O Leary demands support from all Dublin Fans


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Dublin star John O’Leary has called on the
county’s football supporters to pack Croke
Park on Sunday and shout their lungs out for
the women’s team. O’Leary says the Dublin
women footballers are as committed to their
craft and training as the men and deserve
as much support as they bid to win their first
All-Ireland senior title when they play Galway
on Sunday. In his first year as manager of
the ‘Jackies’, O’Leary says he has been disgusted
by the lack of support they get. “It’s a huge
disappointment,” he said. “And they’ve earned
support, it’s not that they ‘deserve it’,
they’ve gone out and earned it. “I can be
polite about it or not, but basically I’m
saying get off your backside and get to the
game if you are a Dublin fan,” he added. “If
you’re one of those people who say ‘I’m a
Dublin fan. Follow them to X, Y and Z matches,
go to Hill 16 blahblahblah’, well then you
should be there on Sunday. “This is about
Dublin football, whether they’re men or women
it doesn’t matter. This is a Dublin team in
an All-Ireland final wearing the Dublin jersey.
“I demand the same off them as I would off
a Dublin men’s team and it’s the same jersey.
This is about pride in the Dublin jersey as
a fan, so don’t let Dublin down.”
Goalkeeping legend John O’ Leary who manages
the Dublin Ladies Senior Team

his legendary playing career, O’Leary spent four
years as a Dublin senior selector, followed by
two as Wicklow manager. He took over as the Dublin
ladies manager this season, replacing Mick Bohan
who led them to their first senior final last
year. He admits he knew nothing about the women’s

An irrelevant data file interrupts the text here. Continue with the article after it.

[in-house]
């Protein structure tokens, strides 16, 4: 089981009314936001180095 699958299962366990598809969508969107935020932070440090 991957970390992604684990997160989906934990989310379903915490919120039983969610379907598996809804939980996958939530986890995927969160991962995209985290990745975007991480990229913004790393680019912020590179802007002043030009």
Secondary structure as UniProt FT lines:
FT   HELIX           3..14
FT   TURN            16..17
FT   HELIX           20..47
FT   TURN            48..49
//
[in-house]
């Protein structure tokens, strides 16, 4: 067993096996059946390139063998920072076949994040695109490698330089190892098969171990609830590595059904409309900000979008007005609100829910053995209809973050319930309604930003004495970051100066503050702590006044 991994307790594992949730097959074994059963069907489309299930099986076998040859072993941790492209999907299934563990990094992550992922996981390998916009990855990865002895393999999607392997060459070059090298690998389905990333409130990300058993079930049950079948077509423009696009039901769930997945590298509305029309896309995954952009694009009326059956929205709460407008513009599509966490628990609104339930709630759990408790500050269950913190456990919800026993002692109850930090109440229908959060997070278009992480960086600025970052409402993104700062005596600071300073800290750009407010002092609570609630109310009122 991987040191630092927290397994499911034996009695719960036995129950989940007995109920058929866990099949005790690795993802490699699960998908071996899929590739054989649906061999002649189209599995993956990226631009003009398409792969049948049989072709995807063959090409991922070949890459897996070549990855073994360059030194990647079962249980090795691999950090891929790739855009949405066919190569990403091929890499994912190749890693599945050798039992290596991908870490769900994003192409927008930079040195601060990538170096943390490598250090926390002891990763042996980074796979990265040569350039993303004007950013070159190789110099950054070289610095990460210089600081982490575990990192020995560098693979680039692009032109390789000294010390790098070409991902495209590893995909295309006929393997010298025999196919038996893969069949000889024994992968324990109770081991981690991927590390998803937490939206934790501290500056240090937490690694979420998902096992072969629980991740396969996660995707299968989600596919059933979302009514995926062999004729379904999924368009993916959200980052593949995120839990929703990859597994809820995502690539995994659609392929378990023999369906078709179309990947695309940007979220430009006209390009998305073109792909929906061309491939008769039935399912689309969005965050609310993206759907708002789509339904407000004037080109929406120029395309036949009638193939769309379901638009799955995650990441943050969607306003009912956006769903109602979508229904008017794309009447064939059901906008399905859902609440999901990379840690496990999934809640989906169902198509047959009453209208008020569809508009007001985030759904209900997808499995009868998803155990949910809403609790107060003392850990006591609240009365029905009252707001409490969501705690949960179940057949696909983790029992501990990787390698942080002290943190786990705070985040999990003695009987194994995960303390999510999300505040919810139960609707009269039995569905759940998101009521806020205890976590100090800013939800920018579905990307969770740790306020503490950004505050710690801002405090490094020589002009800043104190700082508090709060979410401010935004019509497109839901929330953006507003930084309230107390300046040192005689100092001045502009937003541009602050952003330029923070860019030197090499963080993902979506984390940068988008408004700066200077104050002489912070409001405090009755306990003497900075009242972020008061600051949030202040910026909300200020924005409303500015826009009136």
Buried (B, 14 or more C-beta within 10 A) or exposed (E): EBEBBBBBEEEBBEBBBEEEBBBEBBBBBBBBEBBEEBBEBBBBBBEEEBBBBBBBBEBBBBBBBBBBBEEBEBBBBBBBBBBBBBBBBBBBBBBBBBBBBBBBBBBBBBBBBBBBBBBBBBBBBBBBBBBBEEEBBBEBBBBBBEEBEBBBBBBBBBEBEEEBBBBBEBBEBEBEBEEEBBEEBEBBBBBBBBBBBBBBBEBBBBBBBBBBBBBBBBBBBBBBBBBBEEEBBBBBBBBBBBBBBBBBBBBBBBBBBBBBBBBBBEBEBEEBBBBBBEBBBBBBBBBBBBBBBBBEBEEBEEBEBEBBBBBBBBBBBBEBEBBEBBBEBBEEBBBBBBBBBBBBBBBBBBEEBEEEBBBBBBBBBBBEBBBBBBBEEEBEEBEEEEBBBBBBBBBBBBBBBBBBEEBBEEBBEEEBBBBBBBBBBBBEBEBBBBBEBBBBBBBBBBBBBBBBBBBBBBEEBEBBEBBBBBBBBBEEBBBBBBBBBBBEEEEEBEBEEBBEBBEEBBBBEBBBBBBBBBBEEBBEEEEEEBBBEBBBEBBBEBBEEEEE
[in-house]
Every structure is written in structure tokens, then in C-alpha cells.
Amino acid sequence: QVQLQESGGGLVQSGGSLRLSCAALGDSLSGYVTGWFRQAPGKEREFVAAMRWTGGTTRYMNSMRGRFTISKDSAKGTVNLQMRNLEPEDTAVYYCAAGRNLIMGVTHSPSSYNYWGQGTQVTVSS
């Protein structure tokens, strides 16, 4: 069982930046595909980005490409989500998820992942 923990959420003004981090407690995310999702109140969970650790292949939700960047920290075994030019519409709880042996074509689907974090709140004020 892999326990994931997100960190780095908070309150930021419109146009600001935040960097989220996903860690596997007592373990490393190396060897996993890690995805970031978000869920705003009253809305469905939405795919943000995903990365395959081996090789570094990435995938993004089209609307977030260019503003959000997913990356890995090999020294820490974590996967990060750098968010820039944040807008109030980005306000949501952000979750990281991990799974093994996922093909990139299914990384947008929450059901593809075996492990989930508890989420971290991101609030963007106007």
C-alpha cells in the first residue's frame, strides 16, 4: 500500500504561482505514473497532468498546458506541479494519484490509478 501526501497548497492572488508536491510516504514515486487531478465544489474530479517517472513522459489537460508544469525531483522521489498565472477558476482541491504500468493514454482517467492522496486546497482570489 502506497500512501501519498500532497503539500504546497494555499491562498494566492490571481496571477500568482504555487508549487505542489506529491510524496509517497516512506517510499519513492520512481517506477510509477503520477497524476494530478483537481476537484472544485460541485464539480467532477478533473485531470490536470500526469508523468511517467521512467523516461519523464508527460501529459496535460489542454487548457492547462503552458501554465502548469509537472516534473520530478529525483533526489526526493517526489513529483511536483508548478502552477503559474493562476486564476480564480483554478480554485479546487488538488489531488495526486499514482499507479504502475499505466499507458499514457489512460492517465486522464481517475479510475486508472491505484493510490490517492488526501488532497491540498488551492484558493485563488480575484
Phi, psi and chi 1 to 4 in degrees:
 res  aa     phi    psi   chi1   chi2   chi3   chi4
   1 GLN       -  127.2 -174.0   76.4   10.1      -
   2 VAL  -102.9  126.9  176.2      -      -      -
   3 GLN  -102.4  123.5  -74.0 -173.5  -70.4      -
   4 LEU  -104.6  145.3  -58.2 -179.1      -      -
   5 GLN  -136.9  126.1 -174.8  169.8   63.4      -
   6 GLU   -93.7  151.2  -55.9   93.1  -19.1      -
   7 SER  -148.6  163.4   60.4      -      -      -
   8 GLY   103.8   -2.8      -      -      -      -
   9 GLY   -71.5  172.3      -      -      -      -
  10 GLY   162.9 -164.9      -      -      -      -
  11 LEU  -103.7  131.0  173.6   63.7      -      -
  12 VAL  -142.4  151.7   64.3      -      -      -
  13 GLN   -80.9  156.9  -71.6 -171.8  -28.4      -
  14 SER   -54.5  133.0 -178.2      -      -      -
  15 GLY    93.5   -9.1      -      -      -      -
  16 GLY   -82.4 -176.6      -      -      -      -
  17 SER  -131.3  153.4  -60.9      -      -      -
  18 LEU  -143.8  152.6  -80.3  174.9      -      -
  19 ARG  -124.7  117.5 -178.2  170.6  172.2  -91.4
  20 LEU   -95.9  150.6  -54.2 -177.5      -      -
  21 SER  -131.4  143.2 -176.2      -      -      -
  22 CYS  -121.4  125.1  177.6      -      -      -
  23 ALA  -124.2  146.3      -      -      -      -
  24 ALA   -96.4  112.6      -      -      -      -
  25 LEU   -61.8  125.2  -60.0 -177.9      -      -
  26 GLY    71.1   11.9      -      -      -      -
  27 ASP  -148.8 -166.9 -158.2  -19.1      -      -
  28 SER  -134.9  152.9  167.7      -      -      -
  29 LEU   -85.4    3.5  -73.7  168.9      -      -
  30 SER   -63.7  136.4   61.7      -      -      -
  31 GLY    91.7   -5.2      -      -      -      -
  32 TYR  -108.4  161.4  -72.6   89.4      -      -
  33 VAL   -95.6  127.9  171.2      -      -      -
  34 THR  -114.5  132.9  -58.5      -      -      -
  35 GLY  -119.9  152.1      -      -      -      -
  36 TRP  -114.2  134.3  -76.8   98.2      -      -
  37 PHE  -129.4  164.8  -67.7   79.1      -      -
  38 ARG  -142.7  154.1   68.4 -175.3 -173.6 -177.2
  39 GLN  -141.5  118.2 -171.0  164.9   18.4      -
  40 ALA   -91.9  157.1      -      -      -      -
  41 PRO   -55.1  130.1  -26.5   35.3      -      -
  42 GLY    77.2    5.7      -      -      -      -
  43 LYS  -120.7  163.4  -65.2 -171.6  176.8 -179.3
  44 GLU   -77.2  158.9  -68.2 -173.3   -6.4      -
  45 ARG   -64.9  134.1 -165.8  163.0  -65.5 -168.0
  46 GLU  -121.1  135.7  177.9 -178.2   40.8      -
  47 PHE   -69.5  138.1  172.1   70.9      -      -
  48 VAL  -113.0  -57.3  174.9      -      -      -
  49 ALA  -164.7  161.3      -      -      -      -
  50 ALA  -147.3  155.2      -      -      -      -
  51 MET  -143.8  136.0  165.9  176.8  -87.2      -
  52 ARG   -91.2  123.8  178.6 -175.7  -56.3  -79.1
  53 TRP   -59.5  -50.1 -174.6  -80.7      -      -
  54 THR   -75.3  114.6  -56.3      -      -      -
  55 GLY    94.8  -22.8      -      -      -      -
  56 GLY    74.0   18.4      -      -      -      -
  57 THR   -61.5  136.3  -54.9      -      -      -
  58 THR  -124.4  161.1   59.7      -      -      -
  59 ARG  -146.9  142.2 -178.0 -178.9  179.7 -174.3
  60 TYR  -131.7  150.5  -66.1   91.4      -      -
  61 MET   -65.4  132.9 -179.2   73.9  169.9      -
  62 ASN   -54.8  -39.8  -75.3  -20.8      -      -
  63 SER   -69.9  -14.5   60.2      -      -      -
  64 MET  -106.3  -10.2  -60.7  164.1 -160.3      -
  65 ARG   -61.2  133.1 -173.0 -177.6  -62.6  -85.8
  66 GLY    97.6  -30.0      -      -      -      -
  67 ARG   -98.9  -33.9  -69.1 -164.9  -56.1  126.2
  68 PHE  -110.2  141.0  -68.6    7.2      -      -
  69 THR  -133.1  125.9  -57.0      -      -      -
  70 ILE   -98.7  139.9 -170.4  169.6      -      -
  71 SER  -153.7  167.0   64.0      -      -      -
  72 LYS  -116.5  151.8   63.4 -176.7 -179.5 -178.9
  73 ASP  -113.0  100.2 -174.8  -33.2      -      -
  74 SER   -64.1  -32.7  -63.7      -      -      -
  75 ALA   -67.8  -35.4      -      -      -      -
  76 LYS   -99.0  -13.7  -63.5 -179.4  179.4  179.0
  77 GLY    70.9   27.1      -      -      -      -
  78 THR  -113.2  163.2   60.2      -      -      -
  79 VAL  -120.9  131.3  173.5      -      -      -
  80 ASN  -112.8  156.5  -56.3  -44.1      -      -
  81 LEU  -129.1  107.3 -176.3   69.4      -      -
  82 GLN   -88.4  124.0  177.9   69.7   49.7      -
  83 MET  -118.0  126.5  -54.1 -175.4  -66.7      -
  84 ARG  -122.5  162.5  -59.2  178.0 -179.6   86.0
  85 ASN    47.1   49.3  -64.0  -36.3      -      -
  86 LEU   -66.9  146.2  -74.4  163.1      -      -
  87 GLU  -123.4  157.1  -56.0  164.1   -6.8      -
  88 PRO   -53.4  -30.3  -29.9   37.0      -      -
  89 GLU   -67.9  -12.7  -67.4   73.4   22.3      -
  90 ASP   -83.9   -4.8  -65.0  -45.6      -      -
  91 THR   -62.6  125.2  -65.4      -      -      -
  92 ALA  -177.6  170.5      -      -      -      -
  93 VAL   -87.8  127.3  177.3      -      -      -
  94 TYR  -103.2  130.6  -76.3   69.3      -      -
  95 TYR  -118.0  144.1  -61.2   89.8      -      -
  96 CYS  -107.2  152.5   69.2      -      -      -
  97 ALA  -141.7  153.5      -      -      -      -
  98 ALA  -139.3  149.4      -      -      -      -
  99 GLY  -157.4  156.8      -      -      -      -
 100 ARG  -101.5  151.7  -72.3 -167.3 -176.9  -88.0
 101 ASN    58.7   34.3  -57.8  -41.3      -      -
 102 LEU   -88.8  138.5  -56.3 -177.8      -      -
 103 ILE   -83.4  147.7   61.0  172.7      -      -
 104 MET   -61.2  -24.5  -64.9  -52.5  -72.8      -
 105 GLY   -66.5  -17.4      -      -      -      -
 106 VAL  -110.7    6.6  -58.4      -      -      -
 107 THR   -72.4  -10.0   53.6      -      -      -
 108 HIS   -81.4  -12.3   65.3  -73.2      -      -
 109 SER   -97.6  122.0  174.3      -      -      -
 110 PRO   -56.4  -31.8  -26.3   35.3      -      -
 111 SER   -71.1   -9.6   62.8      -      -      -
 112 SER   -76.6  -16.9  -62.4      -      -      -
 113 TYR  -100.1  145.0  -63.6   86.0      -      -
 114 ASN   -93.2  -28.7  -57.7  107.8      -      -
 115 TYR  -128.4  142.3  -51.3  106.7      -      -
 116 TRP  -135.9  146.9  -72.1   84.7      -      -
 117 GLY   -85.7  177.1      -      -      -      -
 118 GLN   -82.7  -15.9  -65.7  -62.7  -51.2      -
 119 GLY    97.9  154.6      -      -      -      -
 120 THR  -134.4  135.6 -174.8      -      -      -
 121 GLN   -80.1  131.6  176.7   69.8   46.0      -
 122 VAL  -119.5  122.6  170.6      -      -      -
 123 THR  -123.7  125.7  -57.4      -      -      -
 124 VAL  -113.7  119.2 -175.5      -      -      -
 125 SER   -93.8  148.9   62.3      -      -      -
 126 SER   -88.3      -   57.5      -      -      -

game, but that it has greatly impressed him. “Are
they as committed? That question always amazes
me because they train Tuesday, Thursday and Saturday
and that’s what most teams do,” O’Leary says.
“There’s only seven days in the week and you’re
training for three of them, so nothing’s really
changed there. “In men’s football, I suppose the
intensity has changed in recent years, especially
with weight training. We didn’t do anything like
that with this team because I felt most of the
work was needed around football, catching and
kicking, trying to get them to a place where the
ball is an extension of their body, a bit like
Kerry last weekend.”

Indeed, O’Leary insists that women are easier
to train than men. “Their commitment to training
is often better, there’s less hassles, less excuses,
less being down the pub on a Saturday night kind
of thing,” he quipped. He also likes the fact
that the game is, so far, less cynical and more
open than the men’s – a fact helped by the introduction
of a 10-minute sin-bin system for yellow cards
this season. But he has noted that one of the
by-products of that is that it is harder to put
a team away. “You can get ahead in a men’s game
and close a team down for the last 20 minutes,
but that doesn’t happen in the women’s game, it’s
much more open and never over until the final

Having been beaten heavily by Galway in the league
quarter-finals and watched their two games against
Mayo in the semi-final, Dublin are under no illusions
about how strong the Tribeswomen are. Indeed,
O’Leary believes the Connacht side have one big
advantage. “Everyone will say well Dublin were
here last year, but remember they lost that final,
whereas the last time Galway were in Croke Park
in 2002, they won the junior final. “Okay, it’s
their first senior final, but they’ve come to
Croke Park and won. They’ve been here and done
it, which we haven’t and we need to get that experience
on Sunday.”

His other worry is the noticeable balance throughout
PJ Fahy’s side. “They’ve no real superstars, no
Cora Staunton, Geraldine O’Shea, Kacey O’Driscoll.
They’ve good players at midfield, centre-forward
and corner-forward, but they’re not as one-dimensional
as Mayo or Kerry, so it’s not certain where the
danger might come from. It can come from all around
the field and that’s the biggest worry.”

article was kindly provided by Cliona Foley and
The Irish Independent



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